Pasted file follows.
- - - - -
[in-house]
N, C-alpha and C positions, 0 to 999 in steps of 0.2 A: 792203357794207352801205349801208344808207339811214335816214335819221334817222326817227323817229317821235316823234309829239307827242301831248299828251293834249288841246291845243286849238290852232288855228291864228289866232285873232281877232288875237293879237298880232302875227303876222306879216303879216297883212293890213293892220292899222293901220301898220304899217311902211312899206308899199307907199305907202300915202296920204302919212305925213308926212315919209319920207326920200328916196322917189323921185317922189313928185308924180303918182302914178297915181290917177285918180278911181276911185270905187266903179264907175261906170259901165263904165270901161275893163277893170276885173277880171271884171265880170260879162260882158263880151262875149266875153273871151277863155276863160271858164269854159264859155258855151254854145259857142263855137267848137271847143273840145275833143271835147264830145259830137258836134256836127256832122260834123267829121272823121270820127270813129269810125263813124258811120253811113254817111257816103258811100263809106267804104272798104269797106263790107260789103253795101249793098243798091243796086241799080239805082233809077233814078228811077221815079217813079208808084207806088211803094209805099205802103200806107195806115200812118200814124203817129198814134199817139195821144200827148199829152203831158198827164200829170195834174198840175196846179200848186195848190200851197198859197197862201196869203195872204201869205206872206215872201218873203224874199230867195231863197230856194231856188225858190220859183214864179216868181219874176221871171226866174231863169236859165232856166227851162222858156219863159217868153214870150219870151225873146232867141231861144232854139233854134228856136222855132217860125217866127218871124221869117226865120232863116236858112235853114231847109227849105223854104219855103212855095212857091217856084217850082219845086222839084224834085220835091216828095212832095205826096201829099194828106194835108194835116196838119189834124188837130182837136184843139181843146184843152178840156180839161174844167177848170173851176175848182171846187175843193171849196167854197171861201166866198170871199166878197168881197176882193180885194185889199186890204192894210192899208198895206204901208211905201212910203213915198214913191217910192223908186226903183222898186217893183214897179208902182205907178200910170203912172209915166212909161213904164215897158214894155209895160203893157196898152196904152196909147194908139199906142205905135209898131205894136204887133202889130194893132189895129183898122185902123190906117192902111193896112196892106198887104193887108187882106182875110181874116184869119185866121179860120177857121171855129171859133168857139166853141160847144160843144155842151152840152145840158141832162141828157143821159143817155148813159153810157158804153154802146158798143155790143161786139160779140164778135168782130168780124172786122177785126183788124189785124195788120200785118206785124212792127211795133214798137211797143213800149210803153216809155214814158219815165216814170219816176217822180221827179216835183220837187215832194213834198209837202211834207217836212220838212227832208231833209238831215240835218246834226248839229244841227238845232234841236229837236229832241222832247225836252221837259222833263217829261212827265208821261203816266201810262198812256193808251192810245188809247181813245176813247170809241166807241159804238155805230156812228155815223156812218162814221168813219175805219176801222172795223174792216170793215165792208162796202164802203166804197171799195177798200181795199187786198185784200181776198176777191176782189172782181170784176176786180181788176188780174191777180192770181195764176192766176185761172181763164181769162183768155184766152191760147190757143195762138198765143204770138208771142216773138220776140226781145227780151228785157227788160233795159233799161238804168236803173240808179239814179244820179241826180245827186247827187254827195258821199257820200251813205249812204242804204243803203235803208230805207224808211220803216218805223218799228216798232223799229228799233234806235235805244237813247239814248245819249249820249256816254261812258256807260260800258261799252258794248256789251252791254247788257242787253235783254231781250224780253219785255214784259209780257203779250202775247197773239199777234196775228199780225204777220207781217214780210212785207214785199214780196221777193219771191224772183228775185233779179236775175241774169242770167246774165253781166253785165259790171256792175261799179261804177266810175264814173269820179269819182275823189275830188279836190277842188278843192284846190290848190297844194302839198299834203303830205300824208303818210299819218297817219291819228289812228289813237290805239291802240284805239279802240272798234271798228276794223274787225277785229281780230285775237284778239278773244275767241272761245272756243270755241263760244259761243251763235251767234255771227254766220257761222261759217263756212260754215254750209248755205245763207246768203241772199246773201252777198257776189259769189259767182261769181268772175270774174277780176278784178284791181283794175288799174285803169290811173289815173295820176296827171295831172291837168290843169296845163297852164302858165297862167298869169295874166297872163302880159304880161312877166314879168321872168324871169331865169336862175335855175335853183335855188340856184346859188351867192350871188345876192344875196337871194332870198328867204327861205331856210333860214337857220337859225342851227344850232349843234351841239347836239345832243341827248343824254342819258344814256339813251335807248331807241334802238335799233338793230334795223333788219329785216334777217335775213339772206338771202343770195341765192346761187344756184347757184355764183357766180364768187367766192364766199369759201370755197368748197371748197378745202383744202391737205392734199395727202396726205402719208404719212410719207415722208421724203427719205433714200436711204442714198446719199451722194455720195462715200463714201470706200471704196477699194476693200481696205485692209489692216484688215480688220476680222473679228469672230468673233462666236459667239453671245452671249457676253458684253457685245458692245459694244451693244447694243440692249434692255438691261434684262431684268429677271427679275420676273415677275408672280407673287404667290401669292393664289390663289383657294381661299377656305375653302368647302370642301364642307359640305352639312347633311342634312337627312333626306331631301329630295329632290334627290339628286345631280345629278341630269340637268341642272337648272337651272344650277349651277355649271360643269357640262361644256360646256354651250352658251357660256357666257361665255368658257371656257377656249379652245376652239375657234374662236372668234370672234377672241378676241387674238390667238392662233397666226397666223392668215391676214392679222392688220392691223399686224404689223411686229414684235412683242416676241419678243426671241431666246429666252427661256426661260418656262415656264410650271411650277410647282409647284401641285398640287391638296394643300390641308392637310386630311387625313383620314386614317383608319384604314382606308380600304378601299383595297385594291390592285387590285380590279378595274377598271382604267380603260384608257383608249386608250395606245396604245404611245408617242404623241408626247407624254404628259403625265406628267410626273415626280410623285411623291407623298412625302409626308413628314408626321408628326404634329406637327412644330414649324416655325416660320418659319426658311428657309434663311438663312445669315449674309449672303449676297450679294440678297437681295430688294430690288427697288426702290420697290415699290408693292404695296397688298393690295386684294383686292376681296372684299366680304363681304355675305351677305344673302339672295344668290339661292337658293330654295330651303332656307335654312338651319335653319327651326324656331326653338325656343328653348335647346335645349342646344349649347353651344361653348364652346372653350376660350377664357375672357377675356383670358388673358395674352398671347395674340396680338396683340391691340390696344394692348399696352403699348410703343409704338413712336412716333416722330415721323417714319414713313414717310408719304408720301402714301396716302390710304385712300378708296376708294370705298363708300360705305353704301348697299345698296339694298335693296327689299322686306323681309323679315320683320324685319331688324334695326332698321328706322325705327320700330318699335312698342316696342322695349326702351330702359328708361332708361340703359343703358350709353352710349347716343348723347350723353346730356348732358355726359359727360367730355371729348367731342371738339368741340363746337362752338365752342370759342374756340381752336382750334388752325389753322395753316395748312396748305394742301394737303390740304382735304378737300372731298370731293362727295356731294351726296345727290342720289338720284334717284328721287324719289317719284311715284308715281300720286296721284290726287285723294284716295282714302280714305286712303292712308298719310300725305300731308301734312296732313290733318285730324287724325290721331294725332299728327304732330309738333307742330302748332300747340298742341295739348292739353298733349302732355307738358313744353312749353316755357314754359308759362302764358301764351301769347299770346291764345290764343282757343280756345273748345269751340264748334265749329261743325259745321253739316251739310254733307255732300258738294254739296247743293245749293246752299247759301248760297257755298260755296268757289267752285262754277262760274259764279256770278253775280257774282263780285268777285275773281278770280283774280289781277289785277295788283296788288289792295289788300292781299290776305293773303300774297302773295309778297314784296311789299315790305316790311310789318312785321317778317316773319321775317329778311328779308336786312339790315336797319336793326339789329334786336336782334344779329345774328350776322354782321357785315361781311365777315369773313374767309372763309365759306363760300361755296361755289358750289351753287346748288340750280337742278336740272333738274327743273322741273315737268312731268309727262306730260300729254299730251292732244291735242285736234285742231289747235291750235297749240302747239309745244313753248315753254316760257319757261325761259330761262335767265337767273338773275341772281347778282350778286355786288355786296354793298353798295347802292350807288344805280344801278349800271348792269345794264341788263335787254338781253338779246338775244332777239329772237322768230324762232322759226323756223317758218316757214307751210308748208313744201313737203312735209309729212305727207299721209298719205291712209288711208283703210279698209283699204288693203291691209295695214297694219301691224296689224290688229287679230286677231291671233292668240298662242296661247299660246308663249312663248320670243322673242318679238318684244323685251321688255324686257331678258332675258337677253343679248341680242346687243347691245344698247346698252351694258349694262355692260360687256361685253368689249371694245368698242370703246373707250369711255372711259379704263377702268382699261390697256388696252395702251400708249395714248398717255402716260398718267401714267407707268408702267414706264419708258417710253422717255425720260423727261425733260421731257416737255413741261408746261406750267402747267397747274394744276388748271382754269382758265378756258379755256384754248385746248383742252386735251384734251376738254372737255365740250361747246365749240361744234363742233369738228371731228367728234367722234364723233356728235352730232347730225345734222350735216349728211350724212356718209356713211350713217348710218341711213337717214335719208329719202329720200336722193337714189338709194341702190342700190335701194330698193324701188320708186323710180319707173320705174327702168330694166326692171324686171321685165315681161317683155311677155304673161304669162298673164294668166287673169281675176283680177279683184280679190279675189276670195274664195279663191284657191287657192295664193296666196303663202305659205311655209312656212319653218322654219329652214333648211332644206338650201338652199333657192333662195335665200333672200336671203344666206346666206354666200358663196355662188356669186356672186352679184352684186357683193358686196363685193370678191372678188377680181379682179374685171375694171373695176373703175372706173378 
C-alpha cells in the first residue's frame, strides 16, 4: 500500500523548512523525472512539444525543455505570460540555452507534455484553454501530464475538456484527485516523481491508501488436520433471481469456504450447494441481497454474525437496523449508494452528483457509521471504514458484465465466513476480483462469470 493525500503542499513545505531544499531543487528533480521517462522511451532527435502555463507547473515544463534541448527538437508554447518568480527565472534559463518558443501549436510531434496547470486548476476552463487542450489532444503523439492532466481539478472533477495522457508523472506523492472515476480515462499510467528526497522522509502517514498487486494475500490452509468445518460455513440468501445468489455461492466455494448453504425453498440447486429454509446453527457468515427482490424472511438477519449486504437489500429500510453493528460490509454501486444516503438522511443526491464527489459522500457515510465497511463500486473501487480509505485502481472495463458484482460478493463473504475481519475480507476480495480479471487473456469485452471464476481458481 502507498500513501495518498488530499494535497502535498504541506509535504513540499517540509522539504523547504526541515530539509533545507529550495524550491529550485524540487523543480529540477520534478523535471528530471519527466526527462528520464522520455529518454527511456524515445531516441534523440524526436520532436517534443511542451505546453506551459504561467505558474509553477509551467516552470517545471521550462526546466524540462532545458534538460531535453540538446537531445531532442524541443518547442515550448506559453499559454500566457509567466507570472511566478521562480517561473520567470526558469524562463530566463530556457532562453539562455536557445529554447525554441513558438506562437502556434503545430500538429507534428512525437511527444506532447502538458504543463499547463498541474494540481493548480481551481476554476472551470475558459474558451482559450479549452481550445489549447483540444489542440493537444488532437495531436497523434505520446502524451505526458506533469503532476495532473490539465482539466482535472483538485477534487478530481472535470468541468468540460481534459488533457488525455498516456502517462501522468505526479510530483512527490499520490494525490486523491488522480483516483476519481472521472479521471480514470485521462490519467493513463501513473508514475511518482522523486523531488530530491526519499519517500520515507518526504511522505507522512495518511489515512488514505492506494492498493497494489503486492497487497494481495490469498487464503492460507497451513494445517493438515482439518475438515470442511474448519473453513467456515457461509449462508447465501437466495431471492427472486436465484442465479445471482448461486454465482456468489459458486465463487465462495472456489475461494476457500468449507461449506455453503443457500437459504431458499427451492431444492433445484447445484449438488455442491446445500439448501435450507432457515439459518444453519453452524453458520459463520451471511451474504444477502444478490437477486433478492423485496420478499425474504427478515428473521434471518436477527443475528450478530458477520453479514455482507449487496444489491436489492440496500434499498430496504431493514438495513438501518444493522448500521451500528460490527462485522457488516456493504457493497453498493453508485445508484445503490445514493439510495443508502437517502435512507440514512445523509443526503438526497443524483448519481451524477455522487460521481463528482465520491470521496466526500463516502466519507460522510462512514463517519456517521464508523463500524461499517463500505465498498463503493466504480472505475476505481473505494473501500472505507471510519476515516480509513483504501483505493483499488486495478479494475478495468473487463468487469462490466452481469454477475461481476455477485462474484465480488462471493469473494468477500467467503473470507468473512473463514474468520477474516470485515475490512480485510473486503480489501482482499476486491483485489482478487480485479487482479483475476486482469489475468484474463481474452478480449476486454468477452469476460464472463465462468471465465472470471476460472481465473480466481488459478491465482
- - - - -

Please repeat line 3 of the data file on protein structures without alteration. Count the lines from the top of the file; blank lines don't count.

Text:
C-alpha cells in the first residue's frame, strides 16, 4: 500500500523548512523525472512539444525543455505570460540555452507534455484553454501530464475538456484527485516523481491508501488436520433471481469456504450447494441481497454474525437496523449508494452528483457509521471504514458484465465466513476480483462469470 493525500503542499513545505531544499531543487528533480521517462522511451532527435502555463507547473515544463534541448527538437508554447518568480527565472534559463518558443501549436510531434496547470486548476476552463487542450489532444503523439492532466481539478472533477495522457508523472506523492472515476480515462499510467528526497522522509502517514498487486494475500490452509468445518460455513440468501445468489455461492466455494448453504425453498440447486429454509446453527457468515427482490424472511438477519449486504437489500429500510453493528460490509454501486444516503438522511443526491464527489459522500457515510465497511463500486473501487480509505485502481472495463458484482460478493463473504475481519475480507476480495480479471487473456469485452471464476481458481 502507498500513501495518498488530499494535497502535498504541506509535504513540499517540509522539504523547504526541515530539509533545507529550495524550491529550485524540487523543480529540477520534478523535471528530471519527466526527462528520464522520455529518454527511456524515445531516441534523440524526436520532436517534443511542451505546453506551459504561467505558474509553477509551467516552470517545471521550462526546466524540462532545458534538460531535453540538446537531445531532442524541443518547442515550448506559453499559454500566457509567466507570472511566478521562480517561473520567470526558469524562463530566463530556457532562453539562455536557445529554447525554441513558438506562437502556434503545430500538429507534428512525437511527444506532447502538458504543463499547463498541474494540481493548480481551481476554476472551470475558459474558451482559450479549452481550445489549447483540444489542440493537444488532437495531436497523434505520446502524451505526458506533469503532476495532473490539465482539466482535472483538485477534487478530481472535470468541468468540460481534459488533457488525455498516456502517462501522468505526479510530483512527490499520490494525490486523491488522480483516483476519481472521472479521471480514470485521462490519467493513463501513473508514475511518482522523486523531488530530491526519499519517500520515507518526504511522505507522512495518511489515512488514505492506494492498493497494489503486492497487497494481495490469498487464503492460507497451513494445517493438515482439518475438515470442511474448519473453513467456515457461509449462508447465501437466495431471492427472486436465484442465479445471482448461486454465482456468489459458486465463487465462495472456489475461494476457500468449507461449506455453503443457500437459504431458499427451492431444492433445484447445484449438488455442491446445500439448501435450507432457515439459518444453519453452524453458520459463520451471511451474504444477502444478490437477486433478492423485496420478499425474504427478515428473521434471518436477527443475528450478530458477520453479514455482507449487496444489491436489492440496500434499498430496504431493514438495513438501518444493522448500521451500528460490527462485522457488516456493504457493497453498493453508485445508484445503490445514493439510495443508502437517502435512507440514512445523509443526503438526497443524483448519481451524477455522487460521481463528482465520491470521496466526500463516502466519507460522510462512514463517519456517521464508523463500524461499517463500505465498498463503493466504480472505475476505481473505494473501500472505507471510519476515516480509513483504501483505493483499488486495478479494475478495468473487463468487469462490466452481469454477475461481476455477485462474484465480488462471493469473494468477500467467503473470507468473512473463514474468520477474516470485515475490512480485510473486503480489501482482499476486491483485489482478487480485479487482479483475476486482469489475468484474463481474452478480449476486454468477452469476460464472463465462468471465465472470471476460472481465473480466481488459478491465482